Medline ® Abstract for Reference 27
of 'Granulocyte transfusions'
Impact of high-dose granulocyte transfusions in patients with cancer with candidemia: retrospective case-control analysis of 491 episodes of Candida species bloodstream infections.
Safdar A, Hanna HA, Boktour M, Kontoyiannis DP, Hachem R, Lichtiger B, Freireich EJ, Raad II
BACKGROUND: The efficacy and feasibility of donor granulocyte transfusion therapy (GTX) have changed considerably over the past four decades. The authors sought to determine the impact of high-dose (approximately 5.5 x 10(10) cells) GTX in patients with candidemia.
METHODS: The authors' case-control retrospective analysis comprised 491 consecutive patients treated at The University of Texas M. D. Anderson Cancer Center (Houston,TX) from 1993 to 2000. The cohort included 29 patients with Candida species bloodstream infection who had received GTX and 462 who had not.
RESULTS: Both groups were comparable in age, gender, APACHE II score, recent chemotherapy received, broad-spectrum antibiotics, systemic corticosteroids, radiotherapy, intravascular catheter, and concordant antifungal therapy (P>or = 0.1). The patients who received GTX compared with those who did not had a higher incidence of underlying leukemia (86% vs. 29%,P<0.001), persistent neutropenia (59% vs. 18%, P<0.001), non-Candida albicans candidemia (Candida glabrata, 35%; Candida krusei, 31%: 90% vs. 67%, P=0.01), and breakthrough invasive mycosis (62% vs. 23%, P<0.001). Neutropenia was more prolonged in patients who received GTX (28 vs. 10 days, P<0.001). Also, more of the patients who received GTX had received hematopoietic stem cell transplantations (28% vs. 13%, P = 0.03), exposure (within 4 weeks) to antifungals (79% vs. 38%, P<0.001), and stays in critical care units (62% vs. 40%, P=0.02). The overall attributable mortality rate for 25 evaluable recipients of GTX was 48% (n=12), compared with 45% (n=115) of 254 evaluable patients in the control group (P=0.5). Of the 158 patients with leukemia, 25 (16%) had received GTX. In patients with leukemia, more of those who had received GTX experienced disseminated candidiasis (44% vs. 26%; P<0.07) and persistent neutropenia (68% vs. 43%, P<0.02), had candidemia that was more prolonged (>72 hours, P<0.02), and had more stays in critical care units (68% vs. 44%, P<0.03). On the bases of a reduced multivariate model, a significantly increased risk of death was found for patients with hematopoietic stem cell transplantation (odds ratio [OR]=2.51; 95% confidence interval [95% CI], 0.99-6.31; P<0.05), for patients with persistent neutropenia (OR=4.57; 95% CI, 1.99-10.47; P<0.0003), and for patients with leukemia who also had prolonged candidemia (OR=3.59; 95% CI, 1.61-7.98; P<0.002), disseminated candidiasis (OR=5.19; 95% CI, 2.17-12.42; P<0.0002), or non-C. albicans candidemia (OR=5.02; 95% CI, 1.07-23.64; P<0.04). In patients with leukemia, death was attributable to candidemia in 50% of the GTX recipients, compared with 59% of the non-GTX patients who had received antifungal therapy alone (P=0.4).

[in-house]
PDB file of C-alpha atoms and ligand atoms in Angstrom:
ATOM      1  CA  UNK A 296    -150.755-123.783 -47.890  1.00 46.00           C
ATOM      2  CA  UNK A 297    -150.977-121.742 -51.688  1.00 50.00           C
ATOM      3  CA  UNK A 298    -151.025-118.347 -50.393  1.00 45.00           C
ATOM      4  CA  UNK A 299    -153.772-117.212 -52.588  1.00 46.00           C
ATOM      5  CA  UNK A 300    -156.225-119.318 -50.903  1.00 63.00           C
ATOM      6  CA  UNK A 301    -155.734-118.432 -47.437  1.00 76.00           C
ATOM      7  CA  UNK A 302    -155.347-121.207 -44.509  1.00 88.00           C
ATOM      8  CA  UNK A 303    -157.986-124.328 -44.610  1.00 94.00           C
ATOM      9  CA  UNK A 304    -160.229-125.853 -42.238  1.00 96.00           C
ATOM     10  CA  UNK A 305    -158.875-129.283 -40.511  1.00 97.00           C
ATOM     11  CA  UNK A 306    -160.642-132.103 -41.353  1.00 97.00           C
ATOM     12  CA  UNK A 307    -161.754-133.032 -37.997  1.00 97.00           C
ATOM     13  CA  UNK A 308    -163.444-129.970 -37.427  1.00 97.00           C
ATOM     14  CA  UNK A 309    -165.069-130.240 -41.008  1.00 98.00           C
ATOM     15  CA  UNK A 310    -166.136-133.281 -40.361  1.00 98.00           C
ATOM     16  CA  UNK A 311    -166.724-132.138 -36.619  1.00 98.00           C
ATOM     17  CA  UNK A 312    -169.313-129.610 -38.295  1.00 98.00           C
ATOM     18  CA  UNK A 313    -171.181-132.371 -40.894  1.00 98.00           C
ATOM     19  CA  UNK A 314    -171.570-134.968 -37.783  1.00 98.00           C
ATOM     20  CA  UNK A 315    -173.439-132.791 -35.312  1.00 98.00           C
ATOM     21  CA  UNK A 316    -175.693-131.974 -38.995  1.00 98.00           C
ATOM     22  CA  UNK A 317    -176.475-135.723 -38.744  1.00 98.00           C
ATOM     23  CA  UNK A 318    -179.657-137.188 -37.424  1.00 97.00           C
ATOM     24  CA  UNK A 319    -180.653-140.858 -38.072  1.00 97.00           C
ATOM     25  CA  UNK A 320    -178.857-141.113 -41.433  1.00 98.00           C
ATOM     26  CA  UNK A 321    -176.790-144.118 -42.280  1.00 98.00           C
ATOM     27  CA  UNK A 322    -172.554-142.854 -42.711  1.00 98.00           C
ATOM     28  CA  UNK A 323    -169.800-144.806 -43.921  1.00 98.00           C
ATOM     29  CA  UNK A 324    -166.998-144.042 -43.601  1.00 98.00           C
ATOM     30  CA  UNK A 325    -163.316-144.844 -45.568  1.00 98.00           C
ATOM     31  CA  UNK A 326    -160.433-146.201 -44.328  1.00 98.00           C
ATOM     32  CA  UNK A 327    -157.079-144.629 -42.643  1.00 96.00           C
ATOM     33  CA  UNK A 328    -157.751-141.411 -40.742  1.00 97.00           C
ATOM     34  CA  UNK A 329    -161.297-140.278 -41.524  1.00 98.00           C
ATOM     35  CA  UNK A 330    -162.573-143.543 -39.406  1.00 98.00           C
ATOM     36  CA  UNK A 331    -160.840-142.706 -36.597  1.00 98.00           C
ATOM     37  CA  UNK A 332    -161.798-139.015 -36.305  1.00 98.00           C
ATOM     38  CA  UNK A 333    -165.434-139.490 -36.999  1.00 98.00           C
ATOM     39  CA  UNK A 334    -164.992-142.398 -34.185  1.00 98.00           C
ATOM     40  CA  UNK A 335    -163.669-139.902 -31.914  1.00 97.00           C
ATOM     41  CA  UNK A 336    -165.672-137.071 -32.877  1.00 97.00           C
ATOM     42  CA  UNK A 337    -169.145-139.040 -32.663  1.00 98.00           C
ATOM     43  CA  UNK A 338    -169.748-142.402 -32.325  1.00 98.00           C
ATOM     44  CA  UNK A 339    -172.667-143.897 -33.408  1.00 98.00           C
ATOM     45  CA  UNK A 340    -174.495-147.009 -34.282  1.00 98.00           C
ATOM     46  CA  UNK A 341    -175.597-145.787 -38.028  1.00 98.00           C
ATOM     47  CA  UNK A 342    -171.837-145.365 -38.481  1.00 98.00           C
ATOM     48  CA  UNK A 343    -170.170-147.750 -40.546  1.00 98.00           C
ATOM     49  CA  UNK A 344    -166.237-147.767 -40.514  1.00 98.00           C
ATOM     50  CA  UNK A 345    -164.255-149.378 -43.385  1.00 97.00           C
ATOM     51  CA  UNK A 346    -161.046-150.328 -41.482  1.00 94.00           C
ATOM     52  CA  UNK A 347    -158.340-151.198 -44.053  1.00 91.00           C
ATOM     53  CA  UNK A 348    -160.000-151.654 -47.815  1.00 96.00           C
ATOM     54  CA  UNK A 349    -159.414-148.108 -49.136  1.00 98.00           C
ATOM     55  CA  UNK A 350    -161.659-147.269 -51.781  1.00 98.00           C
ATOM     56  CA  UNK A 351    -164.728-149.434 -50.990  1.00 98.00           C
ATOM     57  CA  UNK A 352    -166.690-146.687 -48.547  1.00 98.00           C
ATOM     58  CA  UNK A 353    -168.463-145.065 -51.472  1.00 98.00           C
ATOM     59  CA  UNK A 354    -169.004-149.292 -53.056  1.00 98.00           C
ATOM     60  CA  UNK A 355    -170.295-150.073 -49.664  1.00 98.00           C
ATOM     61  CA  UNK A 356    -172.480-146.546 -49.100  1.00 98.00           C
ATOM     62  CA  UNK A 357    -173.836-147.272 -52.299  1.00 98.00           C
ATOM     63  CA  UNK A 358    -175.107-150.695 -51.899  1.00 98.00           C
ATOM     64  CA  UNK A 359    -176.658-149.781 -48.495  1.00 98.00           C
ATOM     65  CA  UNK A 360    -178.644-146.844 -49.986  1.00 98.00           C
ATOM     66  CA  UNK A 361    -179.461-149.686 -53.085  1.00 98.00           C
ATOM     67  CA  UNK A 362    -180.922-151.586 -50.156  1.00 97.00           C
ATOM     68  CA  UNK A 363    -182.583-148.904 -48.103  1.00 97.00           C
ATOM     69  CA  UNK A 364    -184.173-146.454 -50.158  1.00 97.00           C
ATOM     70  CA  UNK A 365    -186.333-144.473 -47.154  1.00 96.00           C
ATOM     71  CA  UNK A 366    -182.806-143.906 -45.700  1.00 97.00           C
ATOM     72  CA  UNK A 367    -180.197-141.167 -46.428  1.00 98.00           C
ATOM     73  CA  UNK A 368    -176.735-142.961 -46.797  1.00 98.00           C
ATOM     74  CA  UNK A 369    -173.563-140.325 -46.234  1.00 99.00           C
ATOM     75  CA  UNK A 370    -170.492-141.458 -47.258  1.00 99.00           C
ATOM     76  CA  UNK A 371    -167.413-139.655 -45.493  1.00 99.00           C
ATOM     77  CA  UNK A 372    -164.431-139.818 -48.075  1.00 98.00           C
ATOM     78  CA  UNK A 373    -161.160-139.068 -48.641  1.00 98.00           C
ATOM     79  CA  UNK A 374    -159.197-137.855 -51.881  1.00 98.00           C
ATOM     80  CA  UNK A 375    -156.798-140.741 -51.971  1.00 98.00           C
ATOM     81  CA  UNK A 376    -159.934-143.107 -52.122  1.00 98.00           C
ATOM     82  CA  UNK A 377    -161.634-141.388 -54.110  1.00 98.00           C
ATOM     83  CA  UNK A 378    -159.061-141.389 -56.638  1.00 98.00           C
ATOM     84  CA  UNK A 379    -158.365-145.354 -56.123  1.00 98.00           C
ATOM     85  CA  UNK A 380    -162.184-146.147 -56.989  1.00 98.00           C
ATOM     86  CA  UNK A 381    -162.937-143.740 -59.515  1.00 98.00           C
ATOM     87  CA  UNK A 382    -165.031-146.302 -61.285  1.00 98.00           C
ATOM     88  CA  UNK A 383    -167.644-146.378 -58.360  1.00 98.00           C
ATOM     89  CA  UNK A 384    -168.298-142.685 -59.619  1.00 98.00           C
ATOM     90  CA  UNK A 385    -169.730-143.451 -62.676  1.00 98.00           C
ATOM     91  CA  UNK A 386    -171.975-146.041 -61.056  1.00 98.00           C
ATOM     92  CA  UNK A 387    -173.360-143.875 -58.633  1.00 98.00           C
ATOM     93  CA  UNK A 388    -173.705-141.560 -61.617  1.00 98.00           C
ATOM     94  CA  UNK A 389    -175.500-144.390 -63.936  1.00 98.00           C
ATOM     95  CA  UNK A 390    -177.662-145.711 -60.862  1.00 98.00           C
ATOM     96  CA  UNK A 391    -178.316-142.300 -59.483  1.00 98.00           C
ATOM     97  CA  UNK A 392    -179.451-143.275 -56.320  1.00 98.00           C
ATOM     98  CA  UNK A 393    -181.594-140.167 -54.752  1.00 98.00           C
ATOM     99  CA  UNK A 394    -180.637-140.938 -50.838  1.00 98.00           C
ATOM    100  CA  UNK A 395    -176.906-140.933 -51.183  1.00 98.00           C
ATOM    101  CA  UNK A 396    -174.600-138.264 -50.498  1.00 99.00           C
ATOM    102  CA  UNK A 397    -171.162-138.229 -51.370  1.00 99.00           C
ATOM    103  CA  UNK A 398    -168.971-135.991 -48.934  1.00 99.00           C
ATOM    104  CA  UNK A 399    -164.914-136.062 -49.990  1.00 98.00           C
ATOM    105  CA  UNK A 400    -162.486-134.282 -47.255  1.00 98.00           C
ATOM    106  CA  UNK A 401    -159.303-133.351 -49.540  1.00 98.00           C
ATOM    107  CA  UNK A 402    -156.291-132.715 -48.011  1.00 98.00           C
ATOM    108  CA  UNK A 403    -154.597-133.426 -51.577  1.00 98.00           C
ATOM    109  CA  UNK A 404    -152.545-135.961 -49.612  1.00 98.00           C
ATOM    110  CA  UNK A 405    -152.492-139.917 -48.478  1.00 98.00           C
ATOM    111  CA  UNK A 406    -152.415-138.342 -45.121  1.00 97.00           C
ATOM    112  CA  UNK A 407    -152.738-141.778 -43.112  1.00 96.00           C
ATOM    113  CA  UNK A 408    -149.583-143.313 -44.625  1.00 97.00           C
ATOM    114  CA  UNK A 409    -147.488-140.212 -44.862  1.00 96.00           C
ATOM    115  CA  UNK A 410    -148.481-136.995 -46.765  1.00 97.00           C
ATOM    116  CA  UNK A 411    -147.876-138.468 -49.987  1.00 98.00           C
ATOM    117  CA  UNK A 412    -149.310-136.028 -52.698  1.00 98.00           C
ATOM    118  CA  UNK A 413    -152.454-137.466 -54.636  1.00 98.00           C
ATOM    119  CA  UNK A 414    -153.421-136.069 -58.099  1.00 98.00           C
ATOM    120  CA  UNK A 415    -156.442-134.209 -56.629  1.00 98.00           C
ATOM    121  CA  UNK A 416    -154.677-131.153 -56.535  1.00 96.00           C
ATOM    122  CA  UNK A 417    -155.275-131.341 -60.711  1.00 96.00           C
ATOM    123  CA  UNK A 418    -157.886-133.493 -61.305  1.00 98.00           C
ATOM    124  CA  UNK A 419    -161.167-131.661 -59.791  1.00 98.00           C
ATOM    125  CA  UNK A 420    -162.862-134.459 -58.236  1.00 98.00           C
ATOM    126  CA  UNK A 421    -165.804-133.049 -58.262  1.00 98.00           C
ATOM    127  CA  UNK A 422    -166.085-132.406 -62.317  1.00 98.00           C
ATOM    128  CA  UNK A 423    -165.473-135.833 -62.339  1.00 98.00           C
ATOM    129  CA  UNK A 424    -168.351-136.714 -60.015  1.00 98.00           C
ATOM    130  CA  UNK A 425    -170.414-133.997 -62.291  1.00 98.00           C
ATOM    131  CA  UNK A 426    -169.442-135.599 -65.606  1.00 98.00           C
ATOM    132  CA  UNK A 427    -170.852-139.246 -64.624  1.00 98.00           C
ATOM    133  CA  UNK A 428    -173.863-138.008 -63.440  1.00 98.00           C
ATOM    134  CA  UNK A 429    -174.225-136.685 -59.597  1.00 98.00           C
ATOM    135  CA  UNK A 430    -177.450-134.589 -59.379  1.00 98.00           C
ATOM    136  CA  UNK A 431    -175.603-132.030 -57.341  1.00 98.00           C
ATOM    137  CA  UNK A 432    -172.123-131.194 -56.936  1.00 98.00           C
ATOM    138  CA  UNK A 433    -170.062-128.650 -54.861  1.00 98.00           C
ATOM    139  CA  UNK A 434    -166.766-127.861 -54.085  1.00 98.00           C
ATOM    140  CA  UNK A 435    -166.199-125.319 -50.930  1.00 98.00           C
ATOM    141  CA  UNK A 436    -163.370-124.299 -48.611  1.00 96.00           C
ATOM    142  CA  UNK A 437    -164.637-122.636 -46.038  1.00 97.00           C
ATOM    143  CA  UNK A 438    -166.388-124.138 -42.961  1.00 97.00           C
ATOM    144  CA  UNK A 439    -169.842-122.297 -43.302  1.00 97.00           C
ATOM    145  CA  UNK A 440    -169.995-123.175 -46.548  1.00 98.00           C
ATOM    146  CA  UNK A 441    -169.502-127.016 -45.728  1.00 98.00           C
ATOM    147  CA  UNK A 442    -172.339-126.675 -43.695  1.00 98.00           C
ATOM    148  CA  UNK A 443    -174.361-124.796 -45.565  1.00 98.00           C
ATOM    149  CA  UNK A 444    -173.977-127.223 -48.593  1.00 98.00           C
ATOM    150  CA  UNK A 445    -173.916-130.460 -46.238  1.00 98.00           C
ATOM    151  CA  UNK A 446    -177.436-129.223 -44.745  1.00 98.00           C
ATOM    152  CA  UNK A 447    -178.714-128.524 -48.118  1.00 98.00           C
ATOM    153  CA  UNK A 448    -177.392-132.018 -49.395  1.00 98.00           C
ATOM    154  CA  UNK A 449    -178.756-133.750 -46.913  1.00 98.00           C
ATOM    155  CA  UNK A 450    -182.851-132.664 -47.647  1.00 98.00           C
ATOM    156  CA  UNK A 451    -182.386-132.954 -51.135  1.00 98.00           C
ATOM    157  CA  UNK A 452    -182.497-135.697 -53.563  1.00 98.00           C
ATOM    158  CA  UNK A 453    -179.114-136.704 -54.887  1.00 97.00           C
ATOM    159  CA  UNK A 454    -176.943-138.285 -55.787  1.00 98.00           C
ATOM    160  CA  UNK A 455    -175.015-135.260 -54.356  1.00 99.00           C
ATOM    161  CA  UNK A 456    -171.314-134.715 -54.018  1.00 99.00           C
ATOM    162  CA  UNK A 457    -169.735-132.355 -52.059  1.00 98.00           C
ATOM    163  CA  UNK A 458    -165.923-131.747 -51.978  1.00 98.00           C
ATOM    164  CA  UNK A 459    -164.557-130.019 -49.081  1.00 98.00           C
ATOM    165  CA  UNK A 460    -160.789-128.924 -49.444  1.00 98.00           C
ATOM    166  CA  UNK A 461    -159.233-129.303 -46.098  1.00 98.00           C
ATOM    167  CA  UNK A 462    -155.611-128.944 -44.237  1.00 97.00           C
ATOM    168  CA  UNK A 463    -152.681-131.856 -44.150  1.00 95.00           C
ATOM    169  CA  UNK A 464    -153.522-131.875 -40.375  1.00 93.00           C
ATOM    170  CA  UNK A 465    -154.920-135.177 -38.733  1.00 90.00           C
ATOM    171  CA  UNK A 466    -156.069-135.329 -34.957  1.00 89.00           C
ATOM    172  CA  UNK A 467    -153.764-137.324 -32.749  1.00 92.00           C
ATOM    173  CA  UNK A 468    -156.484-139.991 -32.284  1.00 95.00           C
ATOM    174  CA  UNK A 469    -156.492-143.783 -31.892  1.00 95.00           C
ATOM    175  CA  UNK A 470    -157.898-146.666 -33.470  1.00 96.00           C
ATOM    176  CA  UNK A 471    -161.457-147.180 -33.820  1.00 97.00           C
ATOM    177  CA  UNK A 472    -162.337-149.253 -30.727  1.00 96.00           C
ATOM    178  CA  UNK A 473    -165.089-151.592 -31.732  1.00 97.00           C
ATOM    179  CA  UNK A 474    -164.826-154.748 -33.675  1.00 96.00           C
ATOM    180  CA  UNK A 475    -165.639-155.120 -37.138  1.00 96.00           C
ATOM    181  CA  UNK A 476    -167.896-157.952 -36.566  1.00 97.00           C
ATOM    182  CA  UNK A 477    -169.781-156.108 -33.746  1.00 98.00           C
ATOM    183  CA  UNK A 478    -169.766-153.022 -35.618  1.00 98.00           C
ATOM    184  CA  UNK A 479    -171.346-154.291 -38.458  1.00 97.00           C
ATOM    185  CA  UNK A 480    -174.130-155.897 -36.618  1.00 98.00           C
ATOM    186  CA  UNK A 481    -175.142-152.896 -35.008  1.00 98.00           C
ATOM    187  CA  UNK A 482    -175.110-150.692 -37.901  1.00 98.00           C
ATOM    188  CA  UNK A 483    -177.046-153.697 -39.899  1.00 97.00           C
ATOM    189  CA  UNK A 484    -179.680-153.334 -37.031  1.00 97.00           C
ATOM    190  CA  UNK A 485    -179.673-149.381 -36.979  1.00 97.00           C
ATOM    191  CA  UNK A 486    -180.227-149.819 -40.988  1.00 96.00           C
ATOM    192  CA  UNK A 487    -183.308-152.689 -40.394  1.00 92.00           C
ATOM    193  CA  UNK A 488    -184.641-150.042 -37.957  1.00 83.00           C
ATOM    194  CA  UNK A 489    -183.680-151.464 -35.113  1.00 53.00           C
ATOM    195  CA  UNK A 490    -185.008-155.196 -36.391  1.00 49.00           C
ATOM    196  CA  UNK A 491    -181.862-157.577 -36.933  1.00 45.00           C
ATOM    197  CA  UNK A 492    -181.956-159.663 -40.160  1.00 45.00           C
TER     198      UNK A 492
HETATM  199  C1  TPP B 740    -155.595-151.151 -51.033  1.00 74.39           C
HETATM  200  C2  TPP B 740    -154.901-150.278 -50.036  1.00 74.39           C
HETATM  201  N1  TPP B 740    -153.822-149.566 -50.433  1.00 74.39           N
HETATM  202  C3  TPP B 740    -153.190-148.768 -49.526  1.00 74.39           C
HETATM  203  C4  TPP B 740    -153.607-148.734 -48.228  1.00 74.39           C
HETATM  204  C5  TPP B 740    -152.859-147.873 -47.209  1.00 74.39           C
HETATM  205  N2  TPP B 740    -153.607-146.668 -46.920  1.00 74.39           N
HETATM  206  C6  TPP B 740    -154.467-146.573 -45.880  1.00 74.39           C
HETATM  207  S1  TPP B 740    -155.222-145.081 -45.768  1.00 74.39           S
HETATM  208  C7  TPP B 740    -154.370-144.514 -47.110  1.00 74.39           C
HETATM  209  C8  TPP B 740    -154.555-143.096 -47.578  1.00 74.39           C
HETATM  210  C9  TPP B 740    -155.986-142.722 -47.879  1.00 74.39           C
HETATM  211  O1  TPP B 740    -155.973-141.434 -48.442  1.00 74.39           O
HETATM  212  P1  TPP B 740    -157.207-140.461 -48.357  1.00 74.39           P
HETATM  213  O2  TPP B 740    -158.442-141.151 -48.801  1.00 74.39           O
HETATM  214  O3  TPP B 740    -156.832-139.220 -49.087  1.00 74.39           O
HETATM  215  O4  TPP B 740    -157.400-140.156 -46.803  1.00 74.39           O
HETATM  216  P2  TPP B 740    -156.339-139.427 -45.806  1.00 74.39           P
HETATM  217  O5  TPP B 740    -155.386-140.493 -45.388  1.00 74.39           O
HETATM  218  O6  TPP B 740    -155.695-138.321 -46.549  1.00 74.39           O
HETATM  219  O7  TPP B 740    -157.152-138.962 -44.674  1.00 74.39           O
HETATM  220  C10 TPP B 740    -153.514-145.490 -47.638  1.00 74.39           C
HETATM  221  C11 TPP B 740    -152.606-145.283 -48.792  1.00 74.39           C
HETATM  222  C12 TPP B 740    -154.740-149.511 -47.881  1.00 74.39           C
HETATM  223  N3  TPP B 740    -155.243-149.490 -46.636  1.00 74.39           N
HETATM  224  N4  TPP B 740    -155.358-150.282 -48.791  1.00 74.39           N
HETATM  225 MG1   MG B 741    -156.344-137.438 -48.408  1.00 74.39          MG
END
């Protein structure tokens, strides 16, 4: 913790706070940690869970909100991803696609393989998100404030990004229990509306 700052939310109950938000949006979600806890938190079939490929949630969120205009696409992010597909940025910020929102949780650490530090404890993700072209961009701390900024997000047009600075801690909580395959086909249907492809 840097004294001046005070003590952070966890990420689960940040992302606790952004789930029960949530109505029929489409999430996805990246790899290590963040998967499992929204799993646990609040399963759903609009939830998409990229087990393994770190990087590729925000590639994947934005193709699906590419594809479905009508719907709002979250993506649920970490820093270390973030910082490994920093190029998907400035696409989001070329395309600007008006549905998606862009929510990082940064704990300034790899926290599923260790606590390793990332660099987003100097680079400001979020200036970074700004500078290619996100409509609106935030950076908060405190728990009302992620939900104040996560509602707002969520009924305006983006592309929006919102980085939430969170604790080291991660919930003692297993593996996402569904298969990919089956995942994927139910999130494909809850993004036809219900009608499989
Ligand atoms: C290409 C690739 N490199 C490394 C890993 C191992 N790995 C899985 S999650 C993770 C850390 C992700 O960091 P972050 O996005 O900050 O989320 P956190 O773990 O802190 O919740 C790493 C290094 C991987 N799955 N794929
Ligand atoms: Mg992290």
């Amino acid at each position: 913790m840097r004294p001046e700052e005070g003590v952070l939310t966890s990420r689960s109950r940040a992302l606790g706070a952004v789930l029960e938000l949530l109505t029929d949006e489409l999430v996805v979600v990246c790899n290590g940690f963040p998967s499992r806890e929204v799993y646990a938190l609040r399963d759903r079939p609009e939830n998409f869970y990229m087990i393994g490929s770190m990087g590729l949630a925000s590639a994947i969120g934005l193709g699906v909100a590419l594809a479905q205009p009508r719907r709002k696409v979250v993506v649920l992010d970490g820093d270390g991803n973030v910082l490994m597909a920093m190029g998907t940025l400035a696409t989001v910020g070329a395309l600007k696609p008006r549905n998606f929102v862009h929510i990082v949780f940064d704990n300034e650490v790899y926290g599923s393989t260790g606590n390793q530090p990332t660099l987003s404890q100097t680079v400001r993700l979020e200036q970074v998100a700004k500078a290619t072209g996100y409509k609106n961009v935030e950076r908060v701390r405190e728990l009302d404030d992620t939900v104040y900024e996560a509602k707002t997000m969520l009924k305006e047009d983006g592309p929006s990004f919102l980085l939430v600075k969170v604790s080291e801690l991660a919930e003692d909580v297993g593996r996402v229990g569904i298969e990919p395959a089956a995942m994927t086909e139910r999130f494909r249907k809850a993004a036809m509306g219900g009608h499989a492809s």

CONCLUSIONS: Despite the presence ofmultiple predictors of increased mortality, high-dose GTX therapy in these high-risk patients with cancer was associated with better than expected survival rates.
Department of Infectious Diseases, Infection Control, and Employee Health, The University of Texas M. D. Anderson Cancer Center, Houston, Texas 77030, USA. firstname.lastname@example.org